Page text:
Maybe I just don't like music enough. That occurs to me because of Daniel Wolf, whose blog I mentioned recently and who eloquently responded shortly thereafter. I feel a bit Cheney-esque in my reaction, thinking: "So?" And I certainly stand by my comment that music is easy, because it is supremely arbitrary. As with the Henck analysis of Klavierstuck X, any aspect can find its justification. I follow a formel; I depart from the formel. I follow the physics of sound; I reject the physics of sound. I follow history or expectation or theory or practice; I reject history or expectation or theory or practice. I incorporate my culture; I incorporate other cultures. It may or may not take detailed training to make music; it may or may not take education or information to grasp music; it may or may not be anything one chooses to call it. Daniel calls it plural, which to me is synonymous with easy because of its deeply arbitrary nature. No suspension bridge will collapse nor reuben sandwich be destroyed because of having taken the wrong path. And there is no more succinct example than the Musikalisches Würfelspiel attributed to Mozart, a little game of dice that builds a minuet, a piece which some years ago Michael Arnowitt performed with me as a funway-inspired dice thrower. It has rules, but the rules could also be altered arbitrarily. There were canon games before that. Oh, yes, it's "hard" in the sense that it is tricky to accomplish some tasks, like creating a good crossword puzzle, and certain combinations have sensory triggers, but when the grand summary is done, one discovers how the music could have gone in any number of directions (composed variations are enough evidence of that) without ever having followed the wrong path. A half-dozen composers finished Mozart's Requiem, all of them different. Another half-dozen finished the orchestration of Mahler's Tenth Symphony. Were any really wrong? Wuorinen made modern orchestrations from the Glogauer Liederbuch. Hard or easy? How can you tell? Cage later takes dice much further, and here in postmodern times, there is no longer a difficulty -- unless it is simply self-inflicted compositional pain -- to music. Technically, yes, it's a lot of stuff to learn, but heck, I don't even need the performers anymore, do I?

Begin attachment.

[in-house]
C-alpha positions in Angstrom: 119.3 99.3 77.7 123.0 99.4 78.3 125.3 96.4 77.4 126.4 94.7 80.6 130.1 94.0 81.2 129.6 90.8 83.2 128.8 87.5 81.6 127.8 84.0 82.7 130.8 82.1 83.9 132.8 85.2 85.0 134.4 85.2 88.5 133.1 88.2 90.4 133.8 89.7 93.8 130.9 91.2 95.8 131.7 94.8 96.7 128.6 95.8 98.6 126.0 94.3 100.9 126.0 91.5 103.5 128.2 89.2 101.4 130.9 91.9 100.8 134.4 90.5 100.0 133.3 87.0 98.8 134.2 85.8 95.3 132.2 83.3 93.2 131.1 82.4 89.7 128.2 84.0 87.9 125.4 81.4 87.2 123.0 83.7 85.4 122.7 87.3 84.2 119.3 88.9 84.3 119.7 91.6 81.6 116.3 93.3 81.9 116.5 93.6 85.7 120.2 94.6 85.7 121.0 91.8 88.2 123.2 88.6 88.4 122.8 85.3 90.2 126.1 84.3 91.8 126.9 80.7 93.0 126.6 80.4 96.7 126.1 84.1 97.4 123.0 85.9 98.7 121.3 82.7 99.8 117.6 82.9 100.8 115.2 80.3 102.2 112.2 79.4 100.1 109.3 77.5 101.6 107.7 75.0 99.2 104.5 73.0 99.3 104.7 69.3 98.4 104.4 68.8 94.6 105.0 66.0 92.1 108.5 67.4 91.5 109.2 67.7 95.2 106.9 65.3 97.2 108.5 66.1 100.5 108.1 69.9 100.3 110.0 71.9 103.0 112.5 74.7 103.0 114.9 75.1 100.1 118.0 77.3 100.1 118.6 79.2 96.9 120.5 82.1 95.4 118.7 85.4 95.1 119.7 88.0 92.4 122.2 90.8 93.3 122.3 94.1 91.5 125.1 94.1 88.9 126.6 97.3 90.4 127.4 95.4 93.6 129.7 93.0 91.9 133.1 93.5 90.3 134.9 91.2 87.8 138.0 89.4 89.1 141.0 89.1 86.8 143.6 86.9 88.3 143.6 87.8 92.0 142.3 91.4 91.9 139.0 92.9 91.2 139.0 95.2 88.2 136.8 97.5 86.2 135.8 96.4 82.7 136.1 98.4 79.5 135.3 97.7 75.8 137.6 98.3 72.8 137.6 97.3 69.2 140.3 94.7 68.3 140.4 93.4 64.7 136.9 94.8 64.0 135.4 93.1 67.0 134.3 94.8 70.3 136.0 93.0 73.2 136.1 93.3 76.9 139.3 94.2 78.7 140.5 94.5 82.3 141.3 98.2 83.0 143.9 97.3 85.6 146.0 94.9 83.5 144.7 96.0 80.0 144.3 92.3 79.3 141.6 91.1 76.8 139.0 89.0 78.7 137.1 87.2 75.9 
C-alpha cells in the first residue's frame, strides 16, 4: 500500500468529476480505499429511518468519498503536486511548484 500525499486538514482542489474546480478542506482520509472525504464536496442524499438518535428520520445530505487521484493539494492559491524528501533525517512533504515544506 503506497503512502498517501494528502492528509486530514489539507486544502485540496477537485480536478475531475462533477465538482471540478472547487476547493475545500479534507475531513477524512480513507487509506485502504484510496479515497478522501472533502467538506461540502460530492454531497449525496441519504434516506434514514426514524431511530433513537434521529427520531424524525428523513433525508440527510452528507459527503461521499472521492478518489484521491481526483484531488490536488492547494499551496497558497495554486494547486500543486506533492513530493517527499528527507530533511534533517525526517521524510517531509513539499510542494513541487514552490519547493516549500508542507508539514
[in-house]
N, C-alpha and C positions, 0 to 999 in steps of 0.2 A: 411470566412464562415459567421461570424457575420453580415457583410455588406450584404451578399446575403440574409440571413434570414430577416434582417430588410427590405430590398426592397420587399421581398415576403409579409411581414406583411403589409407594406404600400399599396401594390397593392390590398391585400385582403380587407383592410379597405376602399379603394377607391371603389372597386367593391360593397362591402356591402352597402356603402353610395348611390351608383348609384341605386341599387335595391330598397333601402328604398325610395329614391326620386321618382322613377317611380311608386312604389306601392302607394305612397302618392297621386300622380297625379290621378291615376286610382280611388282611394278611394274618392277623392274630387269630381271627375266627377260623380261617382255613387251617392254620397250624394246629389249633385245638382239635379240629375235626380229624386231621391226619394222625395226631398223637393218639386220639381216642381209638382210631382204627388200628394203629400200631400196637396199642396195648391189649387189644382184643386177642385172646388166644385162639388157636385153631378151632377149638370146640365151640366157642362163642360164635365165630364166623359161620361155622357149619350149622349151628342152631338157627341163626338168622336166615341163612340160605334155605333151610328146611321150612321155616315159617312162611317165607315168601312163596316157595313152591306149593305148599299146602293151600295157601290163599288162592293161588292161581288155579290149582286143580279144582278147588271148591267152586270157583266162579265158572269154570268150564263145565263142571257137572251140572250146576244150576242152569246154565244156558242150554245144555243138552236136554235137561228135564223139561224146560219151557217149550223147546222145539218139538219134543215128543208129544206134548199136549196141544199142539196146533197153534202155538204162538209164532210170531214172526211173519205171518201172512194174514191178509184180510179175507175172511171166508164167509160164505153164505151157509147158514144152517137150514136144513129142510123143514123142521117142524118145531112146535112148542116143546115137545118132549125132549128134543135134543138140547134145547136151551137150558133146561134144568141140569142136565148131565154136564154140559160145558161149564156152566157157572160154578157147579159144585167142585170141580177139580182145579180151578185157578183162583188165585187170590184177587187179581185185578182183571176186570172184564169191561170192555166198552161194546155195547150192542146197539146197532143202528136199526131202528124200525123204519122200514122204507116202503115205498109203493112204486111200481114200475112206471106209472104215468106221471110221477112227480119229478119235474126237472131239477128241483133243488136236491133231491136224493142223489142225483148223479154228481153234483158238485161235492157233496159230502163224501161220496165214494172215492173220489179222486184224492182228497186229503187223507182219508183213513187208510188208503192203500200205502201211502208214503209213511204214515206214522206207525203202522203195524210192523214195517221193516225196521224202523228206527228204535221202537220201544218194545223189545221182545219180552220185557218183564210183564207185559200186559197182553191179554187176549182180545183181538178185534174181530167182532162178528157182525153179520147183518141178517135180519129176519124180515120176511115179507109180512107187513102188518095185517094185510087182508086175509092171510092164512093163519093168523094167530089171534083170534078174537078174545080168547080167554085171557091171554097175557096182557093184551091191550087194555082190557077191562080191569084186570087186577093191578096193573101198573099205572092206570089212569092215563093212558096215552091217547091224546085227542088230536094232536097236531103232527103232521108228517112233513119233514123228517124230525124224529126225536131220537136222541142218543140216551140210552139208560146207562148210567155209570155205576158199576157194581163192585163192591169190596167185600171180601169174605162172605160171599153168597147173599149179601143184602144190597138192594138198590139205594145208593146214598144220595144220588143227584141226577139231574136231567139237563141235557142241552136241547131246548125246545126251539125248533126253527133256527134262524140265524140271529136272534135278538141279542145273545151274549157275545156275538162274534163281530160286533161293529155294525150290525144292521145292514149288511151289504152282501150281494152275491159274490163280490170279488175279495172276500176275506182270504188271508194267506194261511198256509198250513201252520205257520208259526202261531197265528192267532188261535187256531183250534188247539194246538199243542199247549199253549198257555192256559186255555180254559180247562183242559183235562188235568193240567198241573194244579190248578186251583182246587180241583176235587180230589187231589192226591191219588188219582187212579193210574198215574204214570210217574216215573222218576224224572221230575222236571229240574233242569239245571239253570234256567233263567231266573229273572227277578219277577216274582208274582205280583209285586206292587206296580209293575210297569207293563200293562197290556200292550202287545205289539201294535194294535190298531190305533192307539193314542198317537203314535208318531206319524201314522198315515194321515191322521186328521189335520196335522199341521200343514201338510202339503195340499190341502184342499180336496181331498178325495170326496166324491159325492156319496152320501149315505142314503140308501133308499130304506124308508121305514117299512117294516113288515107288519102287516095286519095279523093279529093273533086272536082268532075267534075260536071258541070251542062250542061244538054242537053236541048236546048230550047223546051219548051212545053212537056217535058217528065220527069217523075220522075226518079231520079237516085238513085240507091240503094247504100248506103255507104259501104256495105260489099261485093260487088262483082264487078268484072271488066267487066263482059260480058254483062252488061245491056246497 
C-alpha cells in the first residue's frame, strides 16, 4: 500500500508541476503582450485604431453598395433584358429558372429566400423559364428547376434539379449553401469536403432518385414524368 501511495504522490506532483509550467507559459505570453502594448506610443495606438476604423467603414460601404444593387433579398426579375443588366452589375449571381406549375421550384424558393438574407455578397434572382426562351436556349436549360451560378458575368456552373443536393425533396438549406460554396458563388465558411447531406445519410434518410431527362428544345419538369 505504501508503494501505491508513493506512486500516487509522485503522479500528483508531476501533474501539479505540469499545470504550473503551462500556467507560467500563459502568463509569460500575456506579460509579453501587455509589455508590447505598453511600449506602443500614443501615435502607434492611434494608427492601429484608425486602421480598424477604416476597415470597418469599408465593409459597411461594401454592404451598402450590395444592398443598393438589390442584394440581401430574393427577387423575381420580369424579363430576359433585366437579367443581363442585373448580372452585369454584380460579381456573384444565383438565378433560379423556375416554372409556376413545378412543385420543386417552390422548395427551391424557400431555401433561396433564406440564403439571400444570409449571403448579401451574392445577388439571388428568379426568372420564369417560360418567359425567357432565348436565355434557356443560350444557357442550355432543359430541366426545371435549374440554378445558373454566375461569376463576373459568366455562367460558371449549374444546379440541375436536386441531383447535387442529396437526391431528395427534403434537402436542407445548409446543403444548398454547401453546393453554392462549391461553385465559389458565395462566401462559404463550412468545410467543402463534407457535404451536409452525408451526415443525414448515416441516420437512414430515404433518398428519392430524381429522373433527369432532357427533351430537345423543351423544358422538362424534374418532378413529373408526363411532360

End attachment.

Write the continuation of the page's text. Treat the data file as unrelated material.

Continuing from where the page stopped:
Where was I? Ah, geography. Yes, my patience for music is low because here in the rural world, nature abides -- a truth that it takes many years to assimilate. What comes in may be through the ears, as Mark suggests, but it is also smell and color and contour (all of them with urban counterparts) and -- here it is very significant to my point -- long cycles of events. The city is a place without seasons, where nature is tamed (except in disaster), where cycles are manufactured and short: the auto engine rpm, the bus schedule, the subway rhythm, the workaday events, the minute and the hour and the day. Lights come on to eradicate darkness, darkness may rule inside to eradicate light. It is Tralfamadore in full artifice.